How to avoid the curse of dead stock


Mike Owen tells a spooky tale of not dealing with old inventory and the bad impact this can have on return on investment.

There is no greater curse than stock that has died on the shelf. This is not stock that has become damaged but stock for which there is no longer a demand – whilst there are those that consider a set of king-pins and bushes for a Triumph Mayflower to be an appreciating asset, reality dictates that they are just scrap.

Return on investment is king especially in post-recessionary times, and accurate stock valuation is paramount to maintaining this; redundant, obsolete or overstock parts all impact badly on this.

At its most basic level, stock appears on the balance sheet of a company under the banner of ‘short term assets’ and is used in calculating the liquidity of a company – that all important current ratio; the difference between what you owe and what you have to pay for it with, this can be severely affected if a volume of your stock has a sale potential of ‘not-a-lot’.

Keep circulating

Return on investment at its simplest comes down to ‘circulation and return on funds employed’ – there is a lot of kidology talked about this, especially when it comes to stock. The basic premise is quite understandable: You invest £20,000 and you make 20 percent when you sell your goods. You circulate your stock five times a year and you make 100 percent return on your investment:

  • £20,000 x 20 percent = £4000
  • £4000 x 5 times circulation = £20,000
  • £20,000 return = £20,000 investment or 100 percent*

Traditionally, in the parts arena, circulation has been given the snazzy title of stock turn with various figures being quoted of five to eight times per year – the value of the stock being rotated through sales by a number of times (£100,000 sales, £20,000 stock = 5:1 stock turn) but you know all this… Here come some of the problems.

Stock turn is calculated, of course, net VAT but it should also be calculated without another factor and that is the profit element, calculating stock turn as net-cost divided by sales-value skews the result alarmingly. In the two examples given above the profit is considered above the sale value. If it is included, the results change like this:

  • £100,000 (sales) – £16,666 (profit included in sale) = £83,333 (net sales)
  • £20,000 stock = 4.17:1 stock turn

There is another significant figure that should be taken away from the sales figure to create a figure referred to as ‘True Stock Turn’. To calculate True Stock Turn you must remove all sales that do not rotate the stock on the shelf; stock that has been bought in to satisfy a demand rather than speculatively purchased to replenish or create shelf stock; put simply, if your customer asks for a turbocharger that you don’t hold on the shelf, but you can get for tomorrow morning delivery, has this moved your stock – No! If during the course of the year your purchases in this category are significant, you’ve got a problem.

Using the above example again and identifying non-stock sales (net) of £35,000 the example changes thus:

  • £16,666 (profit included in sale) + £35,000 (non-stock sales) = £51,666 (sales from stock)
  • £100,000 sales – £51,666 = £48,334 (net sales from stock)
  • £20,000 stock = 2.41:1 stock turn

I can hear the argument circulating about ‘yes, but we still made money’ but there is significant overinvestment in stock. If you take the net sales from stock figure above (£48,334) and divide that by the same example stock turn of five, this will give a target stock for that level of sales of under £10K (£9667). The balance of the stock is dormant, overstocked or heading to be both.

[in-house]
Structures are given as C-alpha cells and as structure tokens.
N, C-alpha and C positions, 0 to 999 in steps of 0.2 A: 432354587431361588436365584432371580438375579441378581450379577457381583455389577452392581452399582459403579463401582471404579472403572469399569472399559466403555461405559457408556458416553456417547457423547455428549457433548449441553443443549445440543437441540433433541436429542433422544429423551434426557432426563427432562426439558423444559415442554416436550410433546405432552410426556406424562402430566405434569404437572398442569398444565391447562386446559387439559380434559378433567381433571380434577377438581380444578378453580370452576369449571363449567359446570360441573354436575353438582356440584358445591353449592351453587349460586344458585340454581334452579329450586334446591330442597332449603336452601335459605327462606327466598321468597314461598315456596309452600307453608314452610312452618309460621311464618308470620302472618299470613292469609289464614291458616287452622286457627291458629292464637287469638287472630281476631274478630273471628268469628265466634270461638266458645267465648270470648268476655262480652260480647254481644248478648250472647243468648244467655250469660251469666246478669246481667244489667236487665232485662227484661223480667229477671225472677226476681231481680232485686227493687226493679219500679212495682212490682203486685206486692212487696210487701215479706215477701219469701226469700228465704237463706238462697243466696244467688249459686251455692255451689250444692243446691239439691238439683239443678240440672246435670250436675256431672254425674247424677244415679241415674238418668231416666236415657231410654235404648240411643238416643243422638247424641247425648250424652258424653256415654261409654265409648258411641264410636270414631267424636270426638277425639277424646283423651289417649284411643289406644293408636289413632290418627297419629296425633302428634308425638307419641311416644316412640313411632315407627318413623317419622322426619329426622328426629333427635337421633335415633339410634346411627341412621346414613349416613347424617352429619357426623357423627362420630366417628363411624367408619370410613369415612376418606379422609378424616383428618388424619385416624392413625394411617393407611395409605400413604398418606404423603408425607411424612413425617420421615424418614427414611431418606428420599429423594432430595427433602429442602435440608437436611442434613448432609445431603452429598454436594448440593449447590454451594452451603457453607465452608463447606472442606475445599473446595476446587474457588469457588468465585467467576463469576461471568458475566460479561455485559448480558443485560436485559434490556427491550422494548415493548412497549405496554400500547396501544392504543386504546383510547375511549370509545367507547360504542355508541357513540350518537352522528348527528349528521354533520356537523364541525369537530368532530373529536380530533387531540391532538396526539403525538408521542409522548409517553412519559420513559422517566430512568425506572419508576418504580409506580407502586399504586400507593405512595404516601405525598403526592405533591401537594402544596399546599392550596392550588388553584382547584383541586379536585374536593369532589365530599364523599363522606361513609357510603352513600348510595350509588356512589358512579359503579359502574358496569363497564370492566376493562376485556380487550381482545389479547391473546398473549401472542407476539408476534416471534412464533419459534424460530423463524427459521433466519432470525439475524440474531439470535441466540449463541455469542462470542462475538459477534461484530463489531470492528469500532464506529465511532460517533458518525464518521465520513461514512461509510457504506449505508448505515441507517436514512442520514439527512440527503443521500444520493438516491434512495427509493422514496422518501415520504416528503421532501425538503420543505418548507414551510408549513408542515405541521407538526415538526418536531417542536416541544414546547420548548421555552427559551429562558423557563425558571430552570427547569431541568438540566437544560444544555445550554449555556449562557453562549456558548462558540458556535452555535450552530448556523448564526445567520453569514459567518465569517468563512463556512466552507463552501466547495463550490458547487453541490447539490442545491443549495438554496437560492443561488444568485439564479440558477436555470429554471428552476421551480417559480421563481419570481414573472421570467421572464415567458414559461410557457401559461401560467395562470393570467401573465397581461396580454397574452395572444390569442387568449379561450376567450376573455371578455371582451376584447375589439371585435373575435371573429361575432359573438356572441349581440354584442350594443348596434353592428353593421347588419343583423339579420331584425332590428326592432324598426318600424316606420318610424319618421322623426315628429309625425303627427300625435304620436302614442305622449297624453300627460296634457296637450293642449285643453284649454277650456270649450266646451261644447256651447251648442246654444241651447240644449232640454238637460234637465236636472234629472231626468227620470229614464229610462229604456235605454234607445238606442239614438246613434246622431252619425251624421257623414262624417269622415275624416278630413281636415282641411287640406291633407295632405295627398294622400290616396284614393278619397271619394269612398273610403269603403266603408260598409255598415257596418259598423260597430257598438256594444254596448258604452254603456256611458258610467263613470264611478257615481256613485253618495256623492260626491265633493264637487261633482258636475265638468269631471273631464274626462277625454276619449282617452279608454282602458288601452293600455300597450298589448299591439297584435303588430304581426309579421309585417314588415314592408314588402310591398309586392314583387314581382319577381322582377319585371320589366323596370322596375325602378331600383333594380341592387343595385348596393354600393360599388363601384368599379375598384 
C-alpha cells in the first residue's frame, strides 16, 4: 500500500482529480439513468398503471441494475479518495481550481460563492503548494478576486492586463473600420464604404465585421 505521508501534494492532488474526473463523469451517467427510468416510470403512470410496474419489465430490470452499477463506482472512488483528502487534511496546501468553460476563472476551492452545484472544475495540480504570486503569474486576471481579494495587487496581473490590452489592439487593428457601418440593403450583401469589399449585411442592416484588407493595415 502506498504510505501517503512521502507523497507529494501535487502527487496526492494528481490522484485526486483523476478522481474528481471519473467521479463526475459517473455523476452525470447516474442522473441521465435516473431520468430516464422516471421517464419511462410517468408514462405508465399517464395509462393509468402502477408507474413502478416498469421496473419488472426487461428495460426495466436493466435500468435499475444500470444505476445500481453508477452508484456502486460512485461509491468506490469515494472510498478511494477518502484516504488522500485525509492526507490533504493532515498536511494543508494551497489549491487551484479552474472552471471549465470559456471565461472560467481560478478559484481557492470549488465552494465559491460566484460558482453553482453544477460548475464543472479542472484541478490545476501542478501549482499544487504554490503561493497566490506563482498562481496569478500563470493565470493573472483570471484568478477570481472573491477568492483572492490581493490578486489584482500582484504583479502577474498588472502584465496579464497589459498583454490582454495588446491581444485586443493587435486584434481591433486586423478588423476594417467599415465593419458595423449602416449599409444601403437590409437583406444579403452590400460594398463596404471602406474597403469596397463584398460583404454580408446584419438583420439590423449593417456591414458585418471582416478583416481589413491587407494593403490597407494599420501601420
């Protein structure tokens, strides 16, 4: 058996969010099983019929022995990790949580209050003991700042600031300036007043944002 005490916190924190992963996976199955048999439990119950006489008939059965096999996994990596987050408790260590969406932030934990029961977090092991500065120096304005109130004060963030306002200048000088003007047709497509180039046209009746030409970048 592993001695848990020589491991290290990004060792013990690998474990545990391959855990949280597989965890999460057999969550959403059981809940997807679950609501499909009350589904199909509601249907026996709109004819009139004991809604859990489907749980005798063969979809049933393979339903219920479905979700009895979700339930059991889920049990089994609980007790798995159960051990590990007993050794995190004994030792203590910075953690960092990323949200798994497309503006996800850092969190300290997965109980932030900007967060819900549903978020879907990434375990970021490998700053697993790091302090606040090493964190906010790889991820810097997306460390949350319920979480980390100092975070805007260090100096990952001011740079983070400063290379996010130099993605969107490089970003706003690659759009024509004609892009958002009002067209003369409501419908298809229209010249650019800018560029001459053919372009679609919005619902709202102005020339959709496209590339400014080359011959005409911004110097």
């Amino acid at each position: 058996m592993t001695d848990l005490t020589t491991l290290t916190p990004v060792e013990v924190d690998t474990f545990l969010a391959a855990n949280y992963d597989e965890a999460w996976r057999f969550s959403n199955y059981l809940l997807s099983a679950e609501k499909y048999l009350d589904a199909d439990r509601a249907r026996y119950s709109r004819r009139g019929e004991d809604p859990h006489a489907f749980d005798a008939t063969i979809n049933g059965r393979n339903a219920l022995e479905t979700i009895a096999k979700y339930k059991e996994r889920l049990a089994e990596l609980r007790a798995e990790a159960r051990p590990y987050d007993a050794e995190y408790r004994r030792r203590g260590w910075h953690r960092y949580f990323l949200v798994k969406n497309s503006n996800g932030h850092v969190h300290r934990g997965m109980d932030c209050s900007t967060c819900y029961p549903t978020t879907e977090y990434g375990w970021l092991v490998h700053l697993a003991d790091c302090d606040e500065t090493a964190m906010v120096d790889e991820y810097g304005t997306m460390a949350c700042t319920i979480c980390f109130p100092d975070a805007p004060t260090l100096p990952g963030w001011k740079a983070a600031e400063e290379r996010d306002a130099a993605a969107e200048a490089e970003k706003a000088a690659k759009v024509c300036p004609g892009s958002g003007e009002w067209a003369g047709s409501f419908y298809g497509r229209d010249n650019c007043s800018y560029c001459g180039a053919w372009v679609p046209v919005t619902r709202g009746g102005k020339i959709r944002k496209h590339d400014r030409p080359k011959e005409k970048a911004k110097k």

I was invited to look at a dealer in the deep South-West who was relocating his premises and was concerned over the volume of space required to be set aside for his voluminous stocks; using all of the above we identified that his true stock turn was 0.8:1, what he required was a skip and his requirement for space was in fact about the size of an average family bathroom.

The danger of this impending obsolescence is quite predictable but needs focus and control. Obsolete stock is often unsaleable full-stop. In the example used so far the company is in danger of suggesting through its accounts that the stock on hand is saleable when a portion of it is not (even on eBay). This disguises the onset of cash-flow problems and all that goes with it.

There are several calculations and methods that can be used to deal with obsolete stock and, unless you are motivated by the size of your tax bill, reduce that as well. There is a standard computation used by accountants on stock – please don’t use it, it’s unrealistic and often insufficient. HMRC give you almost an open hand on this matter, provided you can prove the logic of what you have done and that there is no hint of evasion – don’t ask your accountant, tell them.

The old days

For those of you who can recall when Nelson had both eyes, the majority of parts stockists, factor and dealer alike used a system called VISIrecord which predated computer systems, was labour intensive and had the simplest ‘stock-to-zero’ system incorporated in its stock level control – it has long been replaced [although the company continues to trade to this day – Ed] with algorithms that even if you manage to sell that last set of Mayflower pins and bushes, will encourage you to order another set – this is the stuff of stock nightmares.

Stock management becomes a deeper problem with virtually all components being application specific – where is ‘Joe Lucas’ when we need him? These specific parts now need monitoring more so than ever, they change mid model-year and a change of supplier puts so much at risk of obsolescence. The garages need information, and you need the information to give the garages – choose your suppliers carefully.

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